Thyroid Hormone Synthesis and Secretion

The thyroid is largely composed of a collection of spherical structures known as follicles. Specialised follicular cells called epithelial cells surround each follicle. Within each follicle is a colloid (a semi-liquid gelatinous substance). The follicular space and the colloid that it contains serve as a reservoir for all the materials required for producing thyroid hormones. It is within each of these thyroid follicles that much of the activity leading to the production of thyroid hormones occurs.

The thyroid gland uses the element iodine in its production of thyroid hormones. Iodine in the diet usually comes in the form of a compound such as sodium iodide or potassium iodide (iodised salt often contains these forms of inorganic iodide).

The epithelial cells surrounding each follicle collect circulating inorganic iodide and through a series of steps this form of iodine is used to create the two thyroid hormones T4 and T3. The steps are essentially:

  1. Transporting the iodide into the thyroid epithelial cells. The rate of follicular transport of iodide appears to speed up with higher levels of TSH.
  2. A protein called thyroglobulin (Tg) is produced within the thyroid epithelial cells. Thyroglobulin is a large complex protein, which is used to hold the majority of the iodine concentrated in the thyroid. Thyroglobulin is made from an amino acid residue called tyrosyl, which is made using the amino acid tyrosine.
  3. The thyroglobulin protein is released by the epithelial cells, which surround each thyroid follicle into the colloid within each follicle. It is within this colloid that a lot of the action occurs.
  4. An enzyme called thyroid peroxidase (TPO) is also made with the thyroid epithelial cells and this enzyme is also released into the colloid within the follicle.
  5. Within the colloidal substance iodotyrosine molecules within thyroglobulin protein are joined with the help of the enzyme thyroid peroxidase (TPO). An iodine atom is added with tyrosine to make mono-iodotyrosine (T1). Two iodine atoms are also combined with tyrosine to make di-iodotyrosine (T2). T1 and T2 are combined with the help of TPO to make T4 and T3 (the two iodothyronines).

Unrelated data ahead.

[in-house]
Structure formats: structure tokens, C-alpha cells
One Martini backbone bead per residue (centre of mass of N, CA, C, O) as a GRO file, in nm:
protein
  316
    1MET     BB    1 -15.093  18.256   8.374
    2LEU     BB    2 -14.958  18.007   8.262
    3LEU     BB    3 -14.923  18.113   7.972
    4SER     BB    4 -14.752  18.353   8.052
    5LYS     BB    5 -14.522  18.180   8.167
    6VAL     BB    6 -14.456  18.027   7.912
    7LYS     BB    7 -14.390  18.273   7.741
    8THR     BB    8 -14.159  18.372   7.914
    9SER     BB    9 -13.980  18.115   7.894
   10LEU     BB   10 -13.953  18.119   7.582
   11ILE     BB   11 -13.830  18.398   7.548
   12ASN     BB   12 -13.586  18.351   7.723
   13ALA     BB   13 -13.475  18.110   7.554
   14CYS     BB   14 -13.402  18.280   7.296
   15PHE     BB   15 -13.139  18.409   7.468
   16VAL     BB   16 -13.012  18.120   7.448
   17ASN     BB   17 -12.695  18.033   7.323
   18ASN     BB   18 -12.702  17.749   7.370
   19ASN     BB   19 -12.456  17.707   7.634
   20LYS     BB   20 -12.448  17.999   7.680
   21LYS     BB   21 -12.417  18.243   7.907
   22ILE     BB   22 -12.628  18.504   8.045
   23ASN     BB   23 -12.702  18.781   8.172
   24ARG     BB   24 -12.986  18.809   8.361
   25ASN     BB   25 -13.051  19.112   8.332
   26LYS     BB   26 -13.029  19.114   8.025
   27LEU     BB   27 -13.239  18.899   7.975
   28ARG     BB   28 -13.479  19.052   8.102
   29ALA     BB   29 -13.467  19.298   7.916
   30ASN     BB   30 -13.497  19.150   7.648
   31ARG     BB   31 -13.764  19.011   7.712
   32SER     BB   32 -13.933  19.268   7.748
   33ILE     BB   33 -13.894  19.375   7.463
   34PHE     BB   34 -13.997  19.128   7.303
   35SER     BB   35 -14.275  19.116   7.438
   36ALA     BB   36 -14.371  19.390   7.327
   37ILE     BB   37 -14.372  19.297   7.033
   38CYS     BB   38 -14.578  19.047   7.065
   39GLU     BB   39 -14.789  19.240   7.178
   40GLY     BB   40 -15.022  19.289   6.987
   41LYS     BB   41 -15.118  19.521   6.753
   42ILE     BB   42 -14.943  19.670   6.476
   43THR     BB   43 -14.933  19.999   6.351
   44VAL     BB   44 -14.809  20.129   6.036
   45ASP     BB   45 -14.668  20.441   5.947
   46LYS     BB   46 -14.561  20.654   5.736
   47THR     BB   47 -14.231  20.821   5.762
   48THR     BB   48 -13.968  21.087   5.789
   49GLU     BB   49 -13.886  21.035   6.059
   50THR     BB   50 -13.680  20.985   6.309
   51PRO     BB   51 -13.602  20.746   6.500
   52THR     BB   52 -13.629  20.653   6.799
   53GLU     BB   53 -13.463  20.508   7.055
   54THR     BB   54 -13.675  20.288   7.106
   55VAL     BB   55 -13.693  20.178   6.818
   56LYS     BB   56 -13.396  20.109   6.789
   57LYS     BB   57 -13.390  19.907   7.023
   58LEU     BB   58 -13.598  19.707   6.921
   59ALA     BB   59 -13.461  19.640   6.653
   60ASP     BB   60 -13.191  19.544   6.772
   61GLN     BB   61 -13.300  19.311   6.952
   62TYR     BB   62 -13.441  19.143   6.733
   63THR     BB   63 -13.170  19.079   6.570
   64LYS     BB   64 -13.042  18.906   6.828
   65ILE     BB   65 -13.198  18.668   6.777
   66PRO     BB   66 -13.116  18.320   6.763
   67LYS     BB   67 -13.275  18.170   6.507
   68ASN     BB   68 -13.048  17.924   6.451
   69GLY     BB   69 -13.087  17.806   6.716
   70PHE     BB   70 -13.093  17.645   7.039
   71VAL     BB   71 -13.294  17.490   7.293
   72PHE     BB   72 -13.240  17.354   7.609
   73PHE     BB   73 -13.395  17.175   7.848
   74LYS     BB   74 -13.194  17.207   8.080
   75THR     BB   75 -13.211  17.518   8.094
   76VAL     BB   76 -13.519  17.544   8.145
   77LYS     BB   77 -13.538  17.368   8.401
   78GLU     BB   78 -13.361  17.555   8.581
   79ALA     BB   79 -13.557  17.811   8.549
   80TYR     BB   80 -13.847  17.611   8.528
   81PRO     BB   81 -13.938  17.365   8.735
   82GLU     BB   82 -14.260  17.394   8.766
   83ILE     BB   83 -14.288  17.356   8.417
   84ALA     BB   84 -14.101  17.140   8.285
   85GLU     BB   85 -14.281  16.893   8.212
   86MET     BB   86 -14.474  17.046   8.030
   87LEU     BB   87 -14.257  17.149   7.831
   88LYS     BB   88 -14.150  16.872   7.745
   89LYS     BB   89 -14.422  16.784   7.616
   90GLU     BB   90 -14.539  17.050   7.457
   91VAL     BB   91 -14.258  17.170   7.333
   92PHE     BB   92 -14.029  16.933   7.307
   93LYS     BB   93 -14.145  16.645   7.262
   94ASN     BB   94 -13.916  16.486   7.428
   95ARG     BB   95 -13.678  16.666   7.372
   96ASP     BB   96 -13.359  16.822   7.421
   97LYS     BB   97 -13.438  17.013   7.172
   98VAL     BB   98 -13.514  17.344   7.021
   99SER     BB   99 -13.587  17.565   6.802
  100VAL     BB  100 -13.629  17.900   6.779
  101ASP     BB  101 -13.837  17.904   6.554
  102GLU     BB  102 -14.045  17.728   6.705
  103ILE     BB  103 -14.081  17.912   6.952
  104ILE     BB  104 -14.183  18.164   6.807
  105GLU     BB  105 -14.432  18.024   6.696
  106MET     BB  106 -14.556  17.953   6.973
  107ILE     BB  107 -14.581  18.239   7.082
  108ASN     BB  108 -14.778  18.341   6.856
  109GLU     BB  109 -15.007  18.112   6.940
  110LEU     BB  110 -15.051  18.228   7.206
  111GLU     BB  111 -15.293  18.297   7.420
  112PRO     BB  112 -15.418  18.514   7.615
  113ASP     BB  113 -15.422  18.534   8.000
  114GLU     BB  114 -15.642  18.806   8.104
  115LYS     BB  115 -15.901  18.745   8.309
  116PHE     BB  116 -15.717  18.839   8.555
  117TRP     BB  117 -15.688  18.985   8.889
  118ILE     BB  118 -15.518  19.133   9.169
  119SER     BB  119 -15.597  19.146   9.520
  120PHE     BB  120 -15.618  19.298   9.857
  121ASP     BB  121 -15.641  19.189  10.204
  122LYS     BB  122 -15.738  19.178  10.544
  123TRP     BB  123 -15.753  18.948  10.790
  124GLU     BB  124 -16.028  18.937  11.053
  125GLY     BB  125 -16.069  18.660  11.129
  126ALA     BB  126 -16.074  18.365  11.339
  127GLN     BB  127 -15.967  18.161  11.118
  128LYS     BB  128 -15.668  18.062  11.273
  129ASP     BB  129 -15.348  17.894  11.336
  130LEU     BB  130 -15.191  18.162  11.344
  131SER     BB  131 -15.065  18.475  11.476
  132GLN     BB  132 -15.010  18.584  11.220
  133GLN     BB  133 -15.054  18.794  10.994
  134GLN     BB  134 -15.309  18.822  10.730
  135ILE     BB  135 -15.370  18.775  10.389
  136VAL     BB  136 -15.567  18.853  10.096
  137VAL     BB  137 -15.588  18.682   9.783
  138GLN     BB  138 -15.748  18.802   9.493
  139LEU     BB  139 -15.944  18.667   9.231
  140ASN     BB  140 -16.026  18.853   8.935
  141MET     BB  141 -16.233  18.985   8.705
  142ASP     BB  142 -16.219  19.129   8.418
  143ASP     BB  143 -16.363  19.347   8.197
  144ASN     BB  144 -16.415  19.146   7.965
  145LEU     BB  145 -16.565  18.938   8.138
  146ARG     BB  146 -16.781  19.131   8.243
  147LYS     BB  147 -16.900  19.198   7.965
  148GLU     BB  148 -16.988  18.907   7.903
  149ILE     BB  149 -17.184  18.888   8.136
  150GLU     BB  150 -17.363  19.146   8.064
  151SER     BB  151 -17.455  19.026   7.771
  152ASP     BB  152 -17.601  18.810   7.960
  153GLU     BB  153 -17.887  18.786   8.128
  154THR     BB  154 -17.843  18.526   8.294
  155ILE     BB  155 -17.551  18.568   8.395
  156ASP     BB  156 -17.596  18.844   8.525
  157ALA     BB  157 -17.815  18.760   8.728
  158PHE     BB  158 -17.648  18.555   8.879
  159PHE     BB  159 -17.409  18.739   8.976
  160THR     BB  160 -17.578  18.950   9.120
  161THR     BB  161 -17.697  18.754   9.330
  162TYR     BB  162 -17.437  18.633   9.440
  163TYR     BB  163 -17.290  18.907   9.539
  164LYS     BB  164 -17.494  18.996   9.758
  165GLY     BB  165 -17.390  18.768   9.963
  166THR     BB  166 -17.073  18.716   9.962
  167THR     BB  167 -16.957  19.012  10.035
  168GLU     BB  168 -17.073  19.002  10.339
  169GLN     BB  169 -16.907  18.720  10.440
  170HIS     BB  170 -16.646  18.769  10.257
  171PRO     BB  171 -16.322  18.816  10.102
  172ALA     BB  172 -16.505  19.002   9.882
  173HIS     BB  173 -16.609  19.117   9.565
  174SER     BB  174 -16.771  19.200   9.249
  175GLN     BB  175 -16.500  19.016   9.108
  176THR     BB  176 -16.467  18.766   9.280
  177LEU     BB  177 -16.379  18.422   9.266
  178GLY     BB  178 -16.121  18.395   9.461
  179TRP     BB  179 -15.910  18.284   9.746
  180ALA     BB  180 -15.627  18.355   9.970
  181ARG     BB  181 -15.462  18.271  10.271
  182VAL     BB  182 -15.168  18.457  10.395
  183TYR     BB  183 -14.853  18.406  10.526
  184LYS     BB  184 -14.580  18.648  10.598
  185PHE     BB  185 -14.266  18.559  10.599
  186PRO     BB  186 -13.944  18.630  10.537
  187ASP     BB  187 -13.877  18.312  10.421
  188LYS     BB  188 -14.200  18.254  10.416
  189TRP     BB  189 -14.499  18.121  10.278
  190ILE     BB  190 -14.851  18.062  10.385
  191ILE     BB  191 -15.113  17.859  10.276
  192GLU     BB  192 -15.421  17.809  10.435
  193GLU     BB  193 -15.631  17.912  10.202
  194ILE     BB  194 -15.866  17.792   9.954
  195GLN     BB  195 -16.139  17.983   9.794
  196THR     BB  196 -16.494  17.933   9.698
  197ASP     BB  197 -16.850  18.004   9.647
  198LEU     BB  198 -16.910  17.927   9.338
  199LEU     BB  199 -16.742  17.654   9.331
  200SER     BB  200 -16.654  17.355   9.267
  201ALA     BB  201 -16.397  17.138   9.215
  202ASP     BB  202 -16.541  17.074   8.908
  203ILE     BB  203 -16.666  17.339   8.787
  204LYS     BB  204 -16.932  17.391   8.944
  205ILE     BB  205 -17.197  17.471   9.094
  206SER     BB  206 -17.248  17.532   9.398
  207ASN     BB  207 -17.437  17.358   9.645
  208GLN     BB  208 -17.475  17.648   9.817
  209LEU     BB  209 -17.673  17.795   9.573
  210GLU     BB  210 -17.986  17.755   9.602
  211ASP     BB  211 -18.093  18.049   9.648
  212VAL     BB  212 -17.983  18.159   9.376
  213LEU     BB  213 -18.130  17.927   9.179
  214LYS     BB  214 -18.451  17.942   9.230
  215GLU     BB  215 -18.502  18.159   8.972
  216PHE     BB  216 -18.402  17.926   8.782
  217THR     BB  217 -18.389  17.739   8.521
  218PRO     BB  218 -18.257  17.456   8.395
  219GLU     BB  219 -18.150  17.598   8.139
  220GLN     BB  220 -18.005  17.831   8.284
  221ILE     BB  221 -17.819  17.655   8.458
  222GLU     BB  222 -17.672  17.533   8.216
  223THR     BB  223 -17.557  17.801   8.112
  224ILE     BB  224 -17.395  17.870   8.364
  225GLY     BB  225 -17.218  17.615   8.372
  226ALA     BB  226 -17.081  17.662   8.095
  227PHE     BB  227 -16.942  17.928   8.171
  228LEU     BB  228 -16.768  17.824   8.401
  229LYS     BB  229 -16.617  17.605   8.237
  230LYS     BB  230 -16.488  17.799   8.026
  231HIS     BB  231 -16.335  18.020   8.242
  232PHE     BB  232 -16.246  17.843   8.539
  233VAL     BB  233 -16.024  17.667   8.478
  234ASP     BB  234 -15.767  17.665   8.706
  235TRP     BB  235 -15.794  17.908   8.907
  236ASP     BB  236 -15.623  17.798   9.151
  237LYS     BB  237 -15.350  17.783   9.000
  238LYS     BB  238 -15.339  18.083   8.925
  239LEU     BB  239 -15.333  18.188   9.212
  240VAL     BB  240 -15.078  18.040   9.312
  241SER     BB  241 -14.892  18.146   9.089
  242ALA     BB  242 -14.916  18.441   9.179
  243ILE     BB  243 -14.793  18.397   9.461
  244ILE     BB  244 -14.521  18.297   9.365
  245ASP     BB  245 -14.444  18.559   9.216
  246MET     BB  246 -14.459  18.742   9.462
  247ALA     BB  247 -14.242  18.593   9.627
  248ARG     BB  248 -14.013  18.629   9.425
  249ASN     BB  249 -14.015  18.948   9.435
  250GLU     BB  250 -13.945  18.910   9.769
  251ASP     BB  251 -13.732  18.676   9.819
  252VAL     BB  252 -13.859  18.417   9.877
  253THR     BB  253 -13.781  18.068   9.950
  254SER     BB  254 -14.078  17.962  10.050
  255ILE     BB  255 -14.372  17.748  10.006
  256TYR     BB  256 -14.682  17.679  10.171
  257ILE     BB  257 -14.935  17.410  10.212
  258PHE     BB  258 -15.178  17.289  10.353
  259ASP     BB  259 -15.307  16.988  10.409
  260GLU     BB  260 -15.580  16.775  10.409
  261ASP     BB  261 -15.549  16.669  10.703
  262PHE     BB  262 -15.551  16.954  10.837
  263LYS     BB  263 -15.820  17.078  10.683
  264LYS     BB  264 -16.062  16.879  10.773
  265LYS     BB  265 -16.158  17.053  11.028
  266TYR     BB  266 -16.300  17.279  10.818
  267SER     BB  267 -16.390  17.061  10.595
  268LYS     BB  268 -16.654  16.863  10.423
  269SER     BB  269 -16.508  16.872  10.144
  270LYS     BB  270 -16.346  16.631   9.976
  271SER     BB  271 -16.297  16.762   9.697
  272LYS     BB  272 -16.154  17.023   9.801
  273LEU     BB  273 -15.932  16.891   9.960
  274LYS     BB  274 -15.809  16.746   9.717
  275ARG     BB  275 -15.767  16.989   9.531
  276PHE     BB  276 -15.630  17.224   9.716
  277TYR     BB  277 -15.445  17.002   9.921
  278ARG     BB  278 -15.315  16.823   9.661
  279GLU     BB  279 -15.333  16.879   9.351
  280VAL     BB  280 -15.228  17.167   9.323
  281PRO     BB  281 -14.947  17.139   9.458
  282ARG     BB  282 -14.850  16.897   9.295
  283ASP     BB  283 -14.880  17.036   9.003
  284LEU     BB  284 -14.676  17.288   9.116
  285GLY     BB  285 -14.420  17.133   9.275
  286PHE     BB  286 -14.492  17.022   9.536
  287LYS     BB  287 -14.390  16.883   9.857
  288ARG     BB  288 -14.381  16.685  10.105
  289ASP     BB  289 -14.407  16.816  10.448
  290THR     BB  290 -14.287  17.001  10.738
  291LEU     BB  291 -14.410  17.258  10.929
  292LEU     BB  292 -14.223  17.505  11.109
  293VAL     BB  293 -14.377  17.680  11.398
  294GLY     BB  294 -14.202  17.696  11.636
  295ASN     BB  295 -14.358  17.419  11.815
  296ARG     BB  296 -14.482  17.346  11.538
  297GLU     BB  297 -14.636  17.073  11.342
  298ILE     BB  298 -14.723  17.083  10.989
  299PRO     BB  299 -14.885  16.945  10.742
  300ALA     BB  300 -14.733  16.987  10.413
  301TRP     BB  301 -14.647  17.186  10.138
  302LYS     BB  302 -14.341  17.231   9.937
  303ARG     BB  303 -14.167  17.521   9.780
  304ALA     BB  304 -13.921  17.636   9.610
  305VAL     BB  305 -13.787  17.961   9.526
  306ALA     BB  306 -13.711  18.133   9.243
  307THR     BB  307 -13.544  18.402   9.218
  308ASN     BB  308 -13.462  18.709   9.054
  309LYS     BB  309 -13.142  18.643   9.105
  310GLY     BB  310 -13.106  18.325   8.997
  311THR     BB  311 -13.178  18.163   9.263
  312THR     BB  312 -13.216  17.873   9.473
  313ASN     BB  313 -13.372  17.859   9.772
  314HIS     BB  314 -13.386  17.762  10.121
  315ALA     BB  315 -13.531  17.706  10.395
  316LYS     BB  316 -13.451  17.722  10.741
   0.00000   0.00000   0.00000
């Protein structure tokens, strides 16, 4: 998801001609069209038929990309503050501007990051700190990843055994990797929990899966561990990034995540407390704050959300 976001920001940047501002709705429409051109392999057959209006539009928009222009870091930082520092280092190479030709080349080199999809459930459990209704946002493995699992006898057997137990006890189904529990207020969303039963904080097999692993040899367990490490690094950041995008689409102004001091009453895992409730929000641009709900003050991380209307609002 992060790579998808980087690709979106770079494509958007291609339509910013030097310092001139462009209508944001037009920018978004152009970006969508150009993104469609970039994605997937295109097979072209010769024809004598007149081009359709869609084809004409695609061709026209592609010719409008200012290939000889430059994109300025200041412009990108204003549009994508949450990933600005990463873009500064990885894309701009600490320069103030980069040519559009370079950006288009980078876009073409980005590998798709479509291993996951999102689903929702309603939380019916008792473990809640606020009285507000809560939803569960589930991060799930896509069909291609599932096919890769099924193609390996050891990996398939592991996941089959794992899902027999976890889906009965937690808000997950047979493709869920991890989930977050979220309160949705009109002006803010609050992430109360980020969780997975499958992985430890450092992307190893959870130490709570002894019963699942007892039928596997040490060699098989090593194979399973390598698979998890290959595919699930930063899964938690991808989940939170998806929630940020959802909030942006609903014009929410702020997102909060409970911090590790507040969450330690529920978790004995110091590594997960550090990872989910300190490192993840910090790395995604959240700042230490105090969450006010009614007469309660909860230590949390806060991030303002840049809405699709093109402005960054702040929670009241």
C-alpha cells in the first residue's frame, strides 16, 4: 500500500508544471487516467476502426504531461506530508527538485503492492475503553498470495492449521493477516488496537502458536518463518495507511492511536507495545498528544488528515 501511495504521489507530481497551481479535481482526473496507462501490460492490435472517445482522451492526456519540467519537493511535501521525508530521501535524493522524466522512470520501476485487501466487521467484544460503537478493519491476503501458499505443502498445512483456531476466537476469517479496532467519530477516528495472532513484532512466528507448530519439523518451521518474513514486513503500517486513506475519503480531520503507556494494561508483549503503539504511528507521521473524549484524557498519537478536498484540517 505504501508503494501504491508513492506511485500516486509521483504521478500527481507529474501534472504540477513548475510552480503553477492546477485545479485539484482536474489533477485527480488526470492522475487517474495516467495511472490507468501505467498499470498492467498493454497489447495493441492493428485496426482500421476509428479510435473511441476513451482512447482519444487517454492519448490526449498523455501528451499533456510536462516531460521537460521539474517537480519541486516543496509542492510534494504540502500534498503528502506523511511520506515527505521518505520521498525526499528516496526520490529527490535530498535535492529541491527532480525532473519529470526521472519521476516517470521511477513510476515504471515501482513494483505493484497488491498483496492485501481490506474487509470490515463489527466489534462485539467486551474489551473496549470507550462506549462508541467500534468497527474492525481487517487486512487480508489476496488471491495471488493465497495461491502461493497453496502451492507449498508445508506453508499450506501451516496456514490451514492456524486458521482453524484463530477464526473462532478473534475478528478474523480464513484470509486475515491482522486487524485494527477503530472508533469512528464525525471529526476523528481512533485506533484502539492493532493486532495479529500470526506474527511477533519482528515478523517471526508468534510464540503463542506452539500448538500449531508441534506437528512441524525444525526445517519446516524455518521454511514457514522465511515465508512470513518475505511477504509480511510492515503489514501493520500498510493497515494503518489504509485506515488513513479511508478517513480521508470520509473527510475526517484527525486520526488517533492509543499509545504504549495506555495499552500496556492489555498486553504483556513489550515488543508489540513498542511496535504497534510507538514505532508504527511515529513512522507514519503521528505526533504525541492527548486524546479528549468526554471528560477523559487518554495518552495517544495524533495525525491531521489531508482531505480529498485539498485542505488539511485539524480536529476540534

6. The thyroglobulin protein is therefore altered through these processes. The thyroglobulin protein now holds the T1, T2, T3 and T4 inert within its structure.
  7. Thyroglobulin contained within a little of the colloid has to move back from the main body of the colloid within the follicle and into the thyroid follicle epithelial cells.
  8. Once within the epithelial cells, the free iodotyrosines (T1 and T2) and iodothyronines (T3 and T4) may be released from the complex thyroglobulin protein that they are still a part of. Specialised enzymes break down the thyroglobulin and release the separate T1, T2, T3, and T4 from the thyroglobulin protein.
  9. The thyroid hormones remain as part of the thyroglobulin (Tg) protein until the thyroid is ready to secrete them, via the stimulation of TSH.
  10. When the thyroid is asked to produce thyroid hormones through the stimulation of TSH several things happen:
  11. Enzymes break some of the T1 and T2 down and the iodide is reused and released back into the colloid as new thyroglobulin.
  12. T4 and T3 diffuse with some T1 and T2 through the epithelial cells of the thyroid and into the bloodstream.

 

It can be seen from the above that the thyroid follicles act as a factory and a warehouse for thyroid hormones.

TSH has an effect on all phases of the use of iodine within the thyroid gland. It is a fairly complex process and a small wonder that it works at all!